@CIRCA - NIGEL MULLINS: Artefacts from the Anthropocene
Nov 1 – Nov 25, 2017
ARTEFACTS FROM THE ANTHROPOCENE
1 - 25 November 2017
At first glance, the imagery of the paintings in the exhibition Artefacts from the Anthropocene appears so diverse that it seems difficult to see an underlying coherence in the works. How is it possible to view this body of work in a way which opens up the possibilities for connections and allows for meaning to be construed?
One possibility is to approach the exhibition in the same way that the artist approaches his subject matter and that is with the ability or desire to make lateral connections in order for meaning to emerge. Mullins says of this body of work:
“The exhibition is not a sober minded history lesson or critique of specific events. Each painting is a vehicle for contemplation, with its own references, and each work sits within a complex web of links; historical, ideological, conceptual or even just geographical. There are strong thematic threads and multiple interlinking sub-themes.”
In terms of these ‘strong thematic threads’, and to make a broad sweep, this body of work could be loosely categorised into three main areas of focus: leaders, mass gatherings and medals. What connections can be made between these?
Leaders or figureheads are representations (for us, looking back in time) of certain global eras or ages, for example Queen Victoria symbolising the Age of British Imperial Expansion, or political ideologies such as Communism as embodied by Chairman Mao, or perhaps liberation as exemplified by Fidel Castro (Cuban Revolution in 1959) and I Gusti Ngurah Rai (Indonesian War of Independence, 1945 – 49). These are eras and ideologies that detail the movements of the human march forward, along a timeline which stretches from Queen Nefertiti in 1370 BC to our present and which hold intimations of our future.
Mass gatherings can be seen as an expression of a populace’s relationship to their leader, whether this expression is one of support or of dissent - and the artist sees these gatherings as emblems of contemporary global existential states. The triumphal crowd at President Barack Obama’s inauguration, for example is in contrast with the Women’s March on Washington in 2017 which was part of a worldwide protest, mainly aimed at President Donald Trump for his views which were seen as an infringement on human and women’s rights. Mass gatherings and social media have provided us as citizens with a certain kind of global agency.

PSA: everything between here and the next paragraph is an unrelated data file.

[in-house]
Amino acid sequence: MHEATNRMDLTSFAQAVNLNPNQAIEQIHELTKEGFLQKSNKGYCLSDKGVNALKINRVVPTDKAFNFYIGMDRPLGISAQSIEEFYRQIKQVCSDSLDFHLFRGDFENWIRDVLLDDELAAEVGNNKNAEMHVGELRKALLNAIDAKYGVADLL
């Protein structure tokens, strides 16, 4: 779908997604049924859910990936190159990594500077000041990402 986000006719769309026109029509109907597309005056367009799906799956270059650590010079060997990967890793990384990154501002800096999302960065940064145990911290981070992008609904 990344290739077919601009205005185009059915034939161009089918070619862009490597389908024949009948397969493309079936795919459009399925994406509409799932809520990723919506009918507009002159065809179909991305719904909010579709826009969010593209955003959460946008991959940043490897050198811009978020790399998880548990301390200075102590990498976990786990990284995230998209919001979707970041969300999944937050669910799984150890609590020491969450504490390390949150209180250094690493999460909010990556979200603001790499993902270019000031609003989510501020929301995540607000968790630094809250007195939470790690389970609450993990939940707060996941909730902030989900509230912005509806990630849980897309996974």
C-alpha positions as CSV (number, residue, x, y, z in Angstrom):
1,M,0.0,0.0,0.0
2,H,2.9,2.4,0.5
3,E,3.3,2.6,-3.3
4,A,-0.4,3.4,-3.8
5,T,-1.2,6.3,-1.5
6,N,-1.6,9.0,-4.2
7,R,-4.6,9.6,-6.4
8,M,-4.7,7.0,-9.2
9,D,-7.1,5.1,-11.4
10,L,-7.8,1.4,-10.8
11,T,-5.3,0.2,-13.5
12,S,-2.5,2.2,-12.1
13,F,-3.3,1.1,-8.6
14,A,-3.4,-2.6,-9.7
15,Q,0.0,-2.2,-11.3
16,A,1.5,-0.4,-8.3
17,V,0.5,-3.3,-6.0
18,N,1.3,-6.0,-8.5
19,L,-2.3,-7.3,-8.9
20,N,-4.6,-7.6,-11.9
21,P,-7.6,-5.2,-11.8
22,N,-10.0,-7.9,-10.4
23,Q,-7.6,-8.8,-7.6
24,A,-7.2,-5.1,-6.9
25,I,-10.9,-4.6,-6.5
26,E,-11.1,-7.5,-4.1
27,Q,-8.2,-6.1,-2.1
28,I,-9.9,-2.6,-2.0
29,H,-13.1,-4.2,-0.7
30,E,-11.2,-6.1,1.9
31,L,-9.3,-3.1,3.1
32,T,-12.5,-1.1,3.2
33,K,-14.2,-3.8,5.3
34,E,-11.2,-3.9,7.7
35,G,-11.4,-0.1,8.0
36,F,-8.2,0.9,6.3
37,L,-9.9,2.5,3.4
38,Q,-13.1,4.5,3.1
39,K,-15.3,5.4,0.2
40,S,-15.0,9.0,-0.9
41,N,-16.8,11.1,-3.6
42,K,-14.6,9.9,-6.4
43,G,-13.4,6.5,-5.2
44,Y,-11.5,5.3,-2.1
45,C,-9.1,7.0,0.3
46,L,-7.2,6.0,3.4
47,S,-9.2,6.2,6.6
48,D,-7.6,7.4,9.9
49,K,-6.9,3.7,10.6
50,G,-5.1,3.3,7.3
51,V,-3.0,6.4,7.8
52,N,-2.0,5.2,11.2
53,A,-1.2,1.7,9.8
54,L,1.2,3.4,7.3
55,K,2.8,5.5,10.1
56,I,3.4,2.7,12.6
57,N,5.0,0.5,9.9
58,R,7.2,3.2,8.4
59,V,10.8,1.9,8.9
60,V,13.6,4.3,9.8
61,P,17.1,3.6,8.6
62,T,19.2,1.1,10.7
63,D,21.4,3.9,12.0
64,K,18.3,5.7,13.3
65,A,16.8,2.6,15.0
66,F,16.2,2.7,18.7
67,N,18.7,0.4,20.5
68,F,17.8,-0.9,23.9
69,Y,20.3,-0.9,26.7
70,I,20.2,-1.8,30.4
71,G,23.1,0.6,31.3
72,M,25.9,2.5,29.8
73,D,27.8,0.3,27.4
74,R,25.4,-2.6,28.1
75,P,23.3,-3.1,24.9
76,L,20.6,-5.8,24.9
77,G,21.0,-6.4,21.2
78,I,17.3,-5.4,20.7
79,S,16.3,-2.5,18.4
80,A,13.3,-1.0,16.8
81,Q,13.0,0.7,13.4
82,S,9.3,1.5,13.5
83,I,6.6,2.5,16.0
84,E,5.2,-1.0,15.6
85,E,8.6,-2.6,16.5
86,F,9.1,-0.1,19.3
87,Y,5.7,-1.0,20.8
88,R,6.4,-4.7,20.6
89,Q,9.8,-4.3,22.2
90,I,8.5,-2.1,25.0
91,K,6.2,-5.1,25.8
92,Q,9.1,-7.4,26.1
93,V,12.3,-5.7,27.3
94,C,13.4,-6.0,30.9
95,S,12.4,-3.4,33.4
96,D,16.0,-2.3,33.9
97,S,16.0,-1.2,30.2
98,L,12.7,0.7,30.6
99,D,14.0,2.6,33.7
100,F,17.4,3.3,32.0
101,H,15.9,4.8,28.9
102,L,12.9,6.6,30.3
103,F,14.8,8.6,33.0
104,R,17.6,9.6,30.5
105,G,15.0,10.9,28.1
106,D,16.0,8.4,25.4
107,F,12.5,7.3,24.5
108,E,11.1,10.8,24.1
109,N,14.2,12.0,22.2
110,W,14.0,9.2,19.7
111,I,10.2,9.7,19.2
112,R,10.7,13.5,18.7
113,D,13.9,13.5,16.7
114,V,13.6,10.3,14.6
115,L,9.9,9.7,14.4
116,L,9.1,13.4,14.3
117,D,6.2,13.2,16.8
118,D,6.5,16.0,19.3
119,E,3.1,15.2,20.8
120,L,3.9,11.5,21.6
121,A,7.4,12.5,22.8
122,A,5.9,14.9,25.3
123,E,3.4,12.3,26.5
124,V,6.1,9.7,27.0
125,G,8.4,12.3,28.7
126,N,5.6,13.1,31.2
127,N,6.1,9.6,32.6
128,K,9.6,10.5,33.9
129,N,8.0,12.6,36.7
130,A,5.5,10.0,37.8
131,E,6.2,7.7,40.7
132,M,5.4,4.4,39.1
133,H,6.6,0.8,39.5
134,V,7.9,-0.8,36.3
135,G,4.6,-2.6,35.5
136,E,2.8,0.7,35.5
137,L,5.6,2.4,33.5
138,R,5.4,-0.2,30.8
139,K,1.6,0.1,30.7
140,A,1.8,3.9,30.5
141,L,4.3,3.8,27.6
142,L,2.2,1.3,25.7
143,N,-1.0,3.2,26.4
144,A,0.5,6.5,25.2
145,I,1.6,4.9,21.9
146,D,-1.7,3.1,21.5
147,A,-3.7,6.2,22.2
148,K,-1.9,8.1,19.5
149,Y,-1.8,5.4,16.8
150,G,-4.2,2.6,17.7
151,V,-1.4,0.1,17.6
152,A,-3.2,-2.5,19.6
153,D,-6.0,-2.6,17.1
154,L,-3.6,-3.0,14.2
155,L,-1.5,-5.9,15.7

Mullins is fascinated by fetish objects as objects or ideas which provoke unquestioning reverence or as having magical potency and he regards paintings as potential fetish objects. We can equally see medals as fetish objects and as a hierarchical interface between leaders and the masses. The medals that the artist paints are army medals from all over the world and in this way not only speak about power and globalisation but also about military forces – the physical might that a leader may use to exert control. In visual similarity, but in ideological opposition to these military medals are the Lennon Walls of 1988 and 2014. The original Lennon Wall in Prague (literally a wall where young Czechs would write or draw out their frustrations in the 1980s) was the canvas of dissidents and students opposing the Communist regime and it was this wall which inspired the Lennon Wall of Post-it notes in Hong Kong during the Umbrella Uprising in 2014 with its messages of peace and hope for democracy and freedom.
To try to describe the scope of Artefacts from the Anthropocene by identifying the three interlinking areas of leaders, masses and medals is reductive, but it could be a starting point for the process of making lateral connections between these richly layered paintings through which we can make our own associations and look again at what we know of our past. This exhibition offers us particular details along the evolution of recent humanity: of how we got to be us, now.
Text courtesy Tanya Poole, 2017
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